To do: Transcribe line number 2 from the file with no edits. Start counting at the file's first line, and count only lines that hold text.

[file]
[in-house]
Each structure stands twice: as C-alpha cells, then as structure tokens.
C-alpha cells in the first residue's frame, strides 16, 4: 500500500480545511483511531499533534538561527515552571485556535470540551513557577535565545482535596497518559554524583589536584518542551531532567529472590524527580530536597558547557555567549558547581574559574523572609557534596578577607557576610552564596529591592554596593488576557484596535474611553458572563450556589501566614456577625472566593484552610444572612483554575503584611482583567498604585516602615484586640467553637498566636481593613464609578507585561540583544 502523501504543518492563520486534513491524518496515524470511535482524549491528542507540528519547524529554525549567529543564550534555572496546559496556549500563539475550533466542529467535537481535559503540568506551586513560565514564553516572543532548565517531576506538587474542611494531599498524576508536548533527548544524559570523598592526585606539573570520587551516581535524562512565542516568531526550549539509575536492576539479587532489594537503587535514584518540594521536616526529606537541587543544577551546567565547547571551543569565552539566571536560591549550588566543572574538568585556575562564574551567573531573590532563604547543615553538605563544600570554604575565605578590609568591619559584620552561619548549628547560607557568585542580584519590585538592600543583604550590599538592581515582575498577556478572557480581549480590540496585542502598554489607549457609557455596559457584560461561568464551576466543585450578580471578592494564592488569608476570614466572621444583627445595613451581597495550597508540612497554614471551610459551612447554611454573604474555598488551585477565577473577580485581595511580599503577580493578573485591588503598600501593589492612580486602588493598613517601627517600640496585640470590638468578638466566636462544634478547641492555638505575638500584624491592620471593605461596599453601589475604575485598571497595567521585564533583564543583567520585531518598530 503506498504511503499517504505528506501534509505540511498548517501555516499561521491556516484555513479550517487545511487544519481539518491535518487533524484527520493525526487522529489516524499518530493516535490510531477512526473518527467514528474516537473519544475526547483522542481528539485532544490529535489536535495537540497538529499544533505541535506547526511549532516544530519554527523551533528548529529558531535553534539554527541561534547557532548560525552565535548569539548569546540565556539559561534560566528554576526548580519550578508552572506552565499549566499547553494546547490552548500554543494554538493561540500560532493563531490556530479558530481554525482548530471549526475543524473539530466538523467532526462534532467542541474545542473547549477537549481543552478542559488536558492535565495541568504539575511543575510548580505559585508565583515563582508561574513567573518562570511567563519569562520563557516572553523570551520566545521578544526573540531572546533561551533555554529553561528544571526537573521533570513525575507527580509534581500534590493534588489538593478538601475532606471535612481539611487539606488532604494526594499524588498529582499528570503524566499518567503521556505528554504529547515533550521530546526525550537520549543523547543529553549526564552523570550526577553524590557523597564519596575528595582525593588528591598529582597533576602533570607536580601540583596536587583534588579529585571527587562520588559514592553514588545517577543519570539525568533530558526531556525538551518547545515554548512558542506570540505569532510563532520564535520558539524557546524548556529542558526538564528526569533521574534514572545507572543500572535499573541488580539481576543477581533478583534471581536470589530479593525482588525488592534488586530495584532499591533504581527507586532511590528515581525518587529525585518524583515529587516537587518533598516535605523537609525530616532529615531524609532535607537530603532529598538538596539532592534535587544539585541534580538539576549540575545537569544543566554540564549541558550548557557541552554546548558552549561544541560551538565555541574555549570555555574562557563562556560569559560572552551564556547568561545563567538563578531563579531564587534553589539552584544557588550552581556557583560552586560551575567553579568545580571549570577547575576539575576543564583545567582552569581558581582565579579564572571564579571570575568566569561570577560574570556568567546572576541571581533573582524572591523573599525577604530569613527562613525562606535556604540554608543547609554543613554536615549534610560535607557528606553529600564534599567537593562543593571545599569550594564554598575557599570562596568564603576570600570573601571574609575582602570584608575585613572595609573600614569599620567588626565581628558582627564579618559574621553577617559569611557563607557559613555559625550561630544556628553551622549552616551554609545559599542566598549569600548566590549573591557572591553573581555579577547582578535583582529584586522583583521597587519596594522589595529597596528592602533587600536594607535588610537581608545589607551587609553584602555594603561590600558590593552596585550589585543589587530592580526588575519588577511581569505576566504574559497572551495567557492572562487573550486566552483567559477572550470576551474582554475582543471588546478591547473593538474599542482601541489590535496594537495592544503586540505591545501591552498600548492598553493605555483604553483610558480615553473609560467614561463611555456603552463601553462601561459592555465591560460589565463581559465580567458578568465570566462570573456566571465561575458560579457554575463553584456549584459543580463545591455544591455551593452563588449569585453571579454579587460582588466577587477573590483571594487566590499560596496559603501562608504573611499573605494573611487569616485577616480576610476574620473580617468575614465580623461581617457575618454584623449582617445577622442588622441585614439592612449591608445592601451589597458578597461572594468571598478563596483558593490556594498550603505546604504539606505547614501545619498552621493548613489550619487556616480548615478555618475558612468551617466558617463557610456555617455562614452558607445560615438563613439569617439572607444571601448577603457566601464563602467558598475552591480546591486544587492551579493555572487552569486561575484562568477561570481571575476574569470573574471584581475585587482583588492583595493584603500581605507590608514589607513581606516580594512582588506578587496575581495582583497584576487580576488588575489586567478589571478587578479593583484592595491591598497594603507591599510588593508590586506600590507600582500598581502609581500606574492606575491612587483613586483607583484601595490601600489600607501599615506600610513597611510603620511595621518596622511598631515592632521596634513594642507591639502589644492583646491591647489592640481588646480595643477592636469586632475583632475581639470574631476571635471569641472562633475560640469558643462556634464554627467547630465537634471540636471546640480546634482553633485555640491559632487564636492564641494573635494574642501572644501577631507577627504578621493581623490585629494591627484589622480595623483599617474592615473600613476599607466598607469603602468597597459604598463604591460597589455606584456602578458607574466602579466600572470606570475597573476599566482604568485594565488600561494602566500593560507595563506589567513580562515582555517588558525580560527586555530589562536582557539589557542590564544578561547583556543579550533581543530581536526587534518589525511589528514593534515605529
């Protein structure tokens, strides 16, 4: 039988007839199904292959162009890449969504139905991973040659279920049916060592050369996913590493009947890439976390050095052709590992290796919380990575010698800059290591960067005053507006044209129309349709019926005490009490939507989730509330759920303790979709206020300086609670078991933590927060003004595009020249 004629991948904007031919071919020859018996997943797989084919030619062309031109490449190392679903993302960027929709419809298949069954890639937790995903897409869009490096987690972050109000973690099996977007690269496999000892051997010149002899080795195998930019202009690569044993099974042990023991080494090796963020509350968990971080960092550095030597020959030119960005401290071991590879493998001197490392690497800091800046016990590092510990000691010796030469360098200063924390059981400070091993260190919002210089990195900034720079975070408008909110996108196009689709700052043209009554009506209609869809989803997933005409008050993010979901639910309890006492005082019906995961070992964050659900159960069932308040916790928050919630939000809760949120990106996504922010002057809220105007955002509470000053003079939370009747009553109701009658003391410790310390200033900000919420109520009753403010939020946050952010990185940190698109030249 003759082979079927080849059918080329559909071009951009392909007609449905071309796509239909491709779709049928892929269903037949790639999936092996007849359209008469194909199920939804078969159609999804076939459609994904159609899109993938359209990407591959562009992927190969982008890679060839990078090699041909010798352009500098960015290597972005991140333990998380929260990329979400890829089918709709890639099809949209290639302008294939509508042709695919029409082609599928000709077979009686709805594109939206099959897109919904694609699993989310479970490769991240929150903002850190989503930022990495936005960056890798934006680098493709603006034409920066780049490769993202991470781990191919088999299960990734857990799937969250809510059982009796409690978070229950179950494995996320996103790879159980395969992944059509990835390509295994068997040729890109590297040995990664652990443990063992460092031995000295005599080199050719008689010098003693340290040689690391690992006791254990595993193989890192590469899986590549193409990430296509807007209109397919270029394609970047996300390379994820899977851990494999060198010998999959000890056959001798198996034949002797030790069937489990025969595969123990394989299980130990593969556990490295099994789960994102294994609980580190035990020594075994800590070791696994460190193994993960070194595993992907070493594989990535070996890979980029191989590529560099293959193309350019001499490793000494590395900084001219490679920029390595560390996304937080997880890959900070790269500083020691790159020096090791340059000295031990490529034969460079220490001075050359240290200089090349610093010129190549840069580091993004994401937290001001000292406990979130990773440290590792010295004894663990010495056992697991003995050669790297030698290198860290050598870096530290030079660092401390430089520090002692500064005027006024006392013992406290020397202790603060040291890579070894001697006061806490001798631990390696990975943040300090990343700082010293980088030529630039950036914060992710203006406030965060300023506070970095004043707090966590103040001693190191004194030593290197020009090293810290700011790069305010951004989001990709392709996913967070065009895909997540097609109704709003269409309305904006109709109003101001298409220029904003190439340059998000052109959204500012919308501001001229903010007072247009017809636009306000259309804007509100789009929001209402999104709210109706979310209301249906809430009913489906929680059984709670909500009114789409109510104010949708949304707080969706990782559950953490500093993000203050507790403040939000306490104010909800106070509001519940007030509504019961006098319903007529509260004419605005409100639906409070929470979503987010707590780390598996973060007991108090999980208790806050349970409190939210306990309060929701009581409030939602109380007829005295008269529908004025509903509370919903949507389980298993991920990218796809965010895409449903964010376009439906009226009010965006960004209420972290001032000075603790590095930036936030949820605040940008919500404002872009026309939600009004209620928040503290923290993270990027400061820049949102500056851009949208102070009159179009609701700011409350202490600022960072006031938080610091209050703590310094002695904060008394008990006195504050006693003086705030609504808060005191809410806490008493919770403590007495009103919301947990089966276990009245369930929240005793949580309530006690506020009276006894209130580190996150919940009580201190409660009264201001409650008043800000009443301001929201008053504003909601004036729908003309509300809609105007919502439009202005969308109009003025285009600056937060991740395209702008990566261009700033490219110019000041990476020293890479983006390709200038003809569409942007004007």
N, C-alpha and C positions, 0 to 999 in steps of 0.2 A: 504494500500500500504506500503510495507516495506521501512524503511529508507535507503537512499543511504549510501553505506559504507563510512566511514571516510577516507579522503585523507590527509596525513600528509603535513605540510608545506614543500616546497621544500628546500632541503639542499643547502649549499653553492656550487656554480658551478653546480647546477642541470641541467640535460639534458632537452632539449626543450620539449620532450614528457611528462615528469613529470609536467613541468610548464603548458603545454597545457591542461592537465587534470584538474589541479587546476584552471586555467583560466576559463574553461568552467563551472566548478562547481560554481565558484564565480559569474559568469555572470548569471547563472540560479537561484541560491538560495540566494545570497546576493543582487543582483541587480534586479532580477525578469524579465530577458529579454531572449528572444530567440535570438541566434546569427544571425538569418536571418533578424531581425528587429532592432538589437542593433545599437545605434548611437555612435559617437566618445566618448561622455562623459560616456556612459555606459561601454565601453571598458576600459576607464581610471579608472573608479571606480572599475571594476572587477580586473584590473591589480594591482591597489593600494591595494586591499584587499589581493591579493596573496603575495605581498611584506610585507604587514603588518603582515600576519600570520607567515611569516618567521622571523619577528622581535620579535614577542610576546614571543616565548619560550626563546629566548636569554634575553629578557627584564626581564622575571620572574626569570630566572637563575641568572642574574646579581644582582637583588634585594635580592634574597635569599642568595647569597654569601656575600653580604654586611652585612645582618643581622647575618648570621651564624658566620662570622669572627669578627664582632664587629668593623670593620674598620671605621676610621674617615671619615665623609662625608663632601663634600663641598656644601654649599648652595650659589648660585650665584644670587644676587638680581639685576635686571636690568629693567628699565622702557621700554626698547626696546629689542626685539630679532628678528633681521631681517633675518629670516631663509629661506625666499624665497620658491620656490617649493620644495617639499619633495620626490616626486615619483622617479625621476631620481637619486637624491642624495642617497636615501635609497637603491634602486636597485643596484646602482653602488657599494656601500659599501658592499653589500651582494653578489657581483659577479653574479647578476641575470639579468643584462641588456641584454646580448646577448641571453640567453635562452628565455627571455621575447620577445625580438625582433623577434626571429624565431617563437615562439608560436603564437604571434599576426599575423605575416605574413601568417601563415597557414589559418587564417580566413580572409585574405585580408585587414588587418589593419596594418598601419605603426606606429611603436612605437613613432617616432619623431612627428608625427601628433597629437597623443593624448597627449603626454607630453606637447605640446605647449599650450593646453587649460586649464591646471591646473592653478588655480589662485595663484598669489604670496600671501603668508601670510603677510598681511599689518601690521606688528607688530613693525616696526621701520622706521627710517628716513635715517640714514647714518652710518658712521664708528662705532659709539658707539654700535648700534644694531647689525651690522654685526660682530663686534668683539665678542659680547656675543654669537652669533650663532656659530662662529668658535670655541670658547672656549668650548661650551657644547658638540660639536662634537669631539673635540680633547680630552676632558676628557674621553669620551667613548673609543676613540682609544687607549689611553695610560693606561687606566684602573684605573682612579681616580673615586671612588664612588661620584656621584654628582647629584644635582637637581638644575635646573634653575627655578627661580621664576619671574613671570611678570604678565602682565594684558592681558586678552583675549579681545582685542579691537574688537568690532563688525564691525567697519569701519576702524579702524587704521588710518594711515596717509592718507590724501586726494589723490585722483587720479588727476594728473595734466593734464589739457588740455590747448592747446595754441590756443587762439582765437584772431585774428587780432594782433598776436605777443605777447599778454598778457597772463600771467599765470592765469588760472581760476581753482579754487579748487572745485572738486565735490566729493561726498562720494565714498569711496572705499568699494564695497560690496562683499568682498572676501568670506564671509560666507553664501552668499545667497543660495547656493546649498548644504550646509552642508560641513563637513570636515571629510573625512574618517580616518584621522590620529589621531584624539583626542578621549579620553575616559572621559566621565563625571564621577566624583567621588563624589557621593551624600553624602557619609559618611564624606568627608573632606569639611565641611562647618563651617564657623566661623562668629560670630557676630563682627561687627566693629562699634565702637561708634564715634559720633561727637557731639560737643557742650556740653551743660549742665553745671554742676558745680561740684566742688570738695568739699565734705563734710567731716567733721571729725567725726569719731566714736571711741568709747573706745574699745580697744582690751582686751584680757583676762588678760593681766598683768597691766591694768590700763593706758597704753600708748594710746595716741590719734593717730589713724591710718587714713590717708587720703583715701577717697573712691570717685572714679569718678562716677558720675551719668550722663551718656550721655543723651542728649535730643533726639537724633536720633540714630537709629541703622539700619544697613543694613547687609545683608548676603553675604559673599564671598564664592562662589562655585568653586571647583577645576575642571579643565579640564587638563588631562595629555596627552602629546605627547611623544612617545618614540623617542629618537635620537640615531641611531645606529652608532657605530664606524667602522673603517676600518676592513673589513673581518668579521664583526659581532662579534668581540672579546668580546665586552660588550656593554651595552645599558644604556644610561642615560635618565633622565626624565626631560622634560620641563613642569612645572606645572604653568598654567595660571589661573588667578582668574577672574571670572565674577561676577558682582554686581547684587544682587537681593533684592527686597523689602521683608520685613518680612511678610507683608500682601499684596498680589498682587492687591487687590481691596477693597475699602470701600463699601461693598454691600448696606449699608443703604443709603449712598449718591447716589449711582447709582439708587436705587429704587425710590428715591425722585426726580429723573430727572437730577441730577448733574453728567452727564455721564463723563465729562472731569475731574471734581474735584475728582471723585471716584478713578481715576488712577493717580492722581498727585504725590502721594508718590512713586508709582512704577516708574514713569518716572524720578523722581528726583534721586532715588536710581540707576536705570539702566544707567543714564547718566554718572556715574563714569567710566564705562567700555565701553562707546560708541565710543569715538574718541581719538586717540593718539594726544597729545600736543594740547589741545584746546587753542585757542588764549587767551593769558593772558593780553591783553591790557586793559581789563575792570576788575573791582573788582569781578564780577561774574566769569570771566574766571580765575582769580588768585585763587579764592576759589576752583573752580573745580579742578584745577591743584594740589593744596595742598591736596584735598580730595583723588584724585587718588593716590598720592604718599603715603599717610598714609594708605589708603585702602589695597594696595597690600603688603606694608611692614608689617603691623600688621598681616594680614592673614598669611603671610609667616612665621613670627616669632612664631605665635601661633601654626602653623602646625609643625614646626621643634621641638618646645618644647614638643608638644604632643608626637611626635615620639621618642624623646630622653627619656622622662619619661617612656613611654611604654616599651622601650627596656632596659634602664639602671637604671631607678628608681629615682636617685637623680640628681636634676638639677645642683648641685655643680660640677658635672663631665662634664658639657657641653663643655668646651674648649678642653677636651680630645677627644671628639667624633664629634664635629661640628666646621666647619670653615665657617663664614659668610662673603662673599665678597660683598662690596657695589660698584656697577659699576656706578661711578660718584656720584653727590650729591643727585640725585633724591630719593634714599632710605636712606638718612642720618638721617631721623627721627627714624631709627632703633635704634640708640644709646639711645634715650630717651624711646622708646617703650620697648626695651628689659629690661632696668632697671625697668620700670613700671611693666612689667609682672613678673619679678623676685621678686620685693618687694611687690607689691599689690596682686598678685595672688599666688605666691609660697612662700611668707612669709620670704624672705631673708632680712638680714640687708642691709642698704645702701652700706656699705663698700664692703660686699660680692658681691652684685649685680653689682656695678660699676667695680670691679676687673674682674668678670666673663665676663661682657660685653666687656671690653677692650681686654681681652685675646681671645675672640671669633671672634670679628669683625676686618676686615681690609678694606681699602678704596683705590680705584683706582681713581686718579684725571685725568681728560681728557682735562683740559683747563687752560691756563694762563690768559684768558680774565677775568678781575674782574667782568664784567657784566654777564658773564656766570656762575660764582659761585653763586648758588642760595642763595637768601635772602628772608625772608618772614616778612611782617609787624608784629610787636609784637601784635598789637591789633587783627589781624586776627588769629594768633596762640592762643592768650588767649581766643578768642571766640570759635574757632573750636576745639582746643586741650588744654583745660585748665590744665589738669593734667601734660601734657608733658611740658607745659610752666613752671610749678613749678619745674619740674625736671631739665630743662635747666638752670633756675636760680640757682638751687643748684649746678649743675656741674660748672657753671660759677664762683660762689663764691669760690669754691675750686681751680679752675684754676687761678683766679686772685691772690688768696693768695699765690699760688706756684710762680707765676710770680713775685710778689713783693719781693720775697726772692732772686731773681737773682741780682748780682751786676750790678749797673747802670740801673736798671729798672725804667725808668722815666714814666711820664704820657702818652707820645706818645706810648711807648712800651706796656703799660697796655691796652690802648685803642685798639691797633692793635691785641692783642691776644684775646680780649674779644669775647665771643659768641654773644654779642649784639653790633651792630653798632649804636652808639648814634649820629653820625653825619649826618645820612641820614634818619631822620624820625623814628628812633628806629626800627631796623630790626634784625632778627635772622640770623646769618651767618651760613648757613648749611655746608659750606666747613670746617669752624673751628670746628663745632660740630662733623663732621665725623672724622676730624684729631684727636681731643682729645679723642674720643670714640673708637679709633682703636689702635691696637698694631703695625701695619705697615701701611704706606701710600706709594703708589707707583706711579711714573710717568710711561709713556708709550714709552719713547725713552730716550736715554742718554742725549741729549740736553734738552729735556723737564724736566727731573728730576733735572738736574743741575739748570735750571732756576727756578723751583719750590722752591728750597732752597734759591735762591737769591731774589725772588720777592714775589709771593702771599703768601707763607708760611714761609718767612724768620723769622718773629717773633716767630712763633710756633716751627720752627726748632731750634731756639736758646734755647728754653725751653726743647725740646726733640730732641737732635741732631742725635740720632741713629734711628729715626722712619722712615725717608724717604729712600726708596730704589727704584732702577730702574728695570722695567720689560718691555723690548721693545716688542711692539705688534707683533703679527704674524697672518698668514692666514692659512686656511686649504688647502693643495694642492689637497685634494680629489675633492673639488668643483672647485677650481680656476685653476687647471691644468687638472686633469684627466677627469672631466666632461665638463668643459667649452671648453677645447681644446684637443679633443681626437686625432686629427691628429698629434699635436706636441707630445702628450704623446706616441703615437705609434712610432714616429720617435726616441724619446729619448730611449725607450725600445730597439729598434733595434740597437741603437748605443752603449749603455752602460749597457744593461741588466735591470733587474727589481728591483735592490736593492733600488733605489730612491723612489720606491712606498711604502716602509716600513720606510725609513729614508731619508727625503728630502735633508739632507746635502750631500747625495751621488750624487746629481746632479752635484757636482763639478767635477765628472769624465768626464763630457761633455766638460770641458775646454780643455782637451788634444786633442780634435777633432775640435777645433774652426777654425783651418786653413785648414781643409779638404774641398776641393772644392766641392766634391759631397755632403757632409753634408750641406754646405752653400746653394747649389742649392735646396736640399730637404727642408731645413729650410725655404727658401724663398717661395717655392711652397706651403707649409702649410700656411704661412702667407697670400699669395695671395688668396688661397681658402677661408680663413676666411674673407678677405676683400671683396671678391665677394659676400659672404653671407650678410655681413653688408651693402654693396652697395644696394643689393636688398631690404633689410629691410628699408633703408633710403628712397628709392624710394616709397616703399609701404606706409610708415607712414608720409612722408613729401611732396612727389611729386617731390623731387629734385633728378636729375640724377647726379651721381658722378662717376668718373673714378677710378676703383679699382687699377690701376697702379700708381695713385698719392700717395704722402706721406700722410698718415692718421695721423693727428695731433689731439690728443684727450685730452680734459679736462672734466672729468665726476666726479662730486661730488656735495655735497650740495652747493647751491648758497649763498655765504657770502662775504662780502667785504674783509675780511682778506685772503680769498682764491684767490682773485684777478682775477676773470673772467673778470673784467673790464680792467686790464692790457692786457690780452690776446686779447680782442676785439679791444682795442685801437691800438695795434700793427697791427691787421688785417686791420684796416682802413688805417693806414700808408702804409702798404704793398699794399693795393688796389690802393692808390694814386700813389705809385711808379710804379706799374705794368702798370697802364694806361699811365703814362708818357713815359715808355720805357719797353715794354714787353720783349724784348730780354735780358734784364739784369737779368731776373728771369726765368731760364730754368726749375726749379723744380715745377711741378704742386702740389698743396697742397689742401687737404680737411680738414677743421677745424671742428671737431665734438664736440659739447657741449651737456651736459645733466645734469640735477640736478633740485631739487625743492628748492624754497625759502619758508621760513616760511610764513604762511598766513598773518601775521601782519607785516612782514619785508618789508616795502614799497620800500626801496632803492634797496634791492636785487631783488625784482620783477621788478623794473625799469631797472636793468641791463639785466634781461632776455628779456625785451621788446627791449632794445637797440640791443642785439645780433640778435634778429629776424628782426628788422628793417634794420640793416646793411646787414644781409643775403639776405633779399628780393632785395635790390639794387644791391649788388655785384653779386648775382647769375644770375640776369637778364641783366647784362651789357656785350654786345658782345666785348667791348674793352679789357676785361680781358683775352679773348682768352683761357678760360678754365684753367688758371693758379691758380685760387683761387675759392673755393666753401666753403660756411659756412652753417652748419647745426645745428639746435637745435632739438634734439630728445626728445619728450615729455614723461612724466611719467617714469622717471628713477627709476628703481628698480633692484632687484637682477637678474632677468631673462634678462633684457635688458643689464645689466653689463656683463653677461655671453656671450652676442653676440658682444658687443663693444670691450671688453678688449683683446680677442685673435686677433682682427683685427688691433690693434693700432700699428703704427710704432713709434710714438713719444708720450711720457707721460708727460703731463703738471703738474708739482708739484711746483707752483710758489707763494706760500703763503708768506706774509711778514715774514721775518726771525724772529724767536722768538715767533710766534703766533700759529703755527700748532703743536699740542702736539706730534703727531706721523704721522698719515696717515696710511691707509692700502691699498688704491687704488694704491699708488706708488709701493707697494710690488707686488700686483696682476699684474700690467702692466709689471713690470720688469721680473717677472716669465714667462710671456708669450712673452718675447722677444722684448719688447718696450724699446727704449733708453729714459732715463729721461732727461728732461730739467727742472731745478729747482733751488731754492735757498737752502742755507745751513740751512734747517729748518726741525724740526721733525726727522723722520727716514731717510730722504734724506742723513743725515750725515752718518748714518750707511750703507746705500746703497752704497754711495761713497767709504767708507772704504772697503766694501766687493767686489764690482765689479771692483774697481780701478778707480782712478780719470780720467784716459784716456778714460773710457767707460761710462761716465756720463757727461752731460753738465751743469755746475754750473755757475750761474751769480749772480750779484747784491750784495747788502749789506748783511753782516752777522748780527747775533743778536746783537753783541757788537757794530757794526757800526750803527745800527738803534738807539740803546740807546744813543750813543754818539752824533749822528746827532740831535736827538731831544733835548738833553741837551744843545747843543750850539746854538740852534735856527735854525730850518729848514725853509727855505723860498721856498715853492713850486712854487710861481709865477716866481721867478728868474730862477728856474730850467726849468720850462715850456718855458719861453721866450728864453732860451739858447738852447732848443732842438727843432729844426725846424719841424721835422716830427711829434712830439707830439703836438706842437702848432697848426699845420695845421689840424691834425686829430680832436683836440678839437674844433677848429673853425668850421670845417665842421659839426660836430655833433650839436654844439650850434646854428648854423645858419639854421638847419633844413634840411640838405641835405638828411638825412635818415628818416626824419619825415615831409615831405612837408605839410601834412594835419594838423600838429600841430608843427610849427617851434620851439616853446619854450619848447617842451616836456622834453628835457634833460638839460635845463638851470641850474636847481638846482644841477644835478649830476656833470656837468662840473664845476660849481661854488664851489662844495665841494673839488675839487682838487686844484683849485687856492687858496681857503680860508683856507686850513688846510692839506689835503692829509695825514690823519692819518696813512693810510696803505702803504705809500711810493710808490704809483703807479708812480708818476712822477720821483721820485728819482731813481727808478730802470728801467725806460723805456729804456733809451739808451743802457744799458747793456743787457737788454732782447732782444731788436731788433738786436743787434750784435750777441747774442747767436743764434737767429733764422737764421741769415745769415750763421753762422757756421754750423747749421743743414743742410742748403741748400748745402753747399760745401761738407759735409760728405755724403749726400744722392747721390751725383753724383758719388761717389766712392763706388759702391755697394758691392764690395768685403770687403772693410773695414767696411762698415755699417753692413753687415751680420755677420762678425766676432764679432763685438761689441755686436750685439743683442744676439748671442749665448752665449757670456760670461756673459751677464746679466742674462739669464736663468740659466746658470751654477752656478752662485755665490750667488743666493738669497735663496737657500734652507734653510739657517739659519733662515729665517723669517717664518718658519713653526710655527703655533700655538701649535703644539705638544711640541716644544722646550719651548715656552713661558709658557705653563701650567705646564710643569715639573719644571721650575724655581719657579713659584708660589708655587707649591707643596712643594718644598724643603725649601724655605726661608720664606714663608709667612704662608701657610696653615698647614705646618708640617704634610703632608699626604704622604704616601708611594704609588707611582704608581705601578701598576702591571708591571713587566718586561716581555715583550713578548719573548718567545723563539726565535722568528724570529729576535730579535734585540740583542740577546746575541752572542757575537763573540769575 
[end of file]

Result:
Each structure stands twice: as C-alpha cells, then as structure tokens.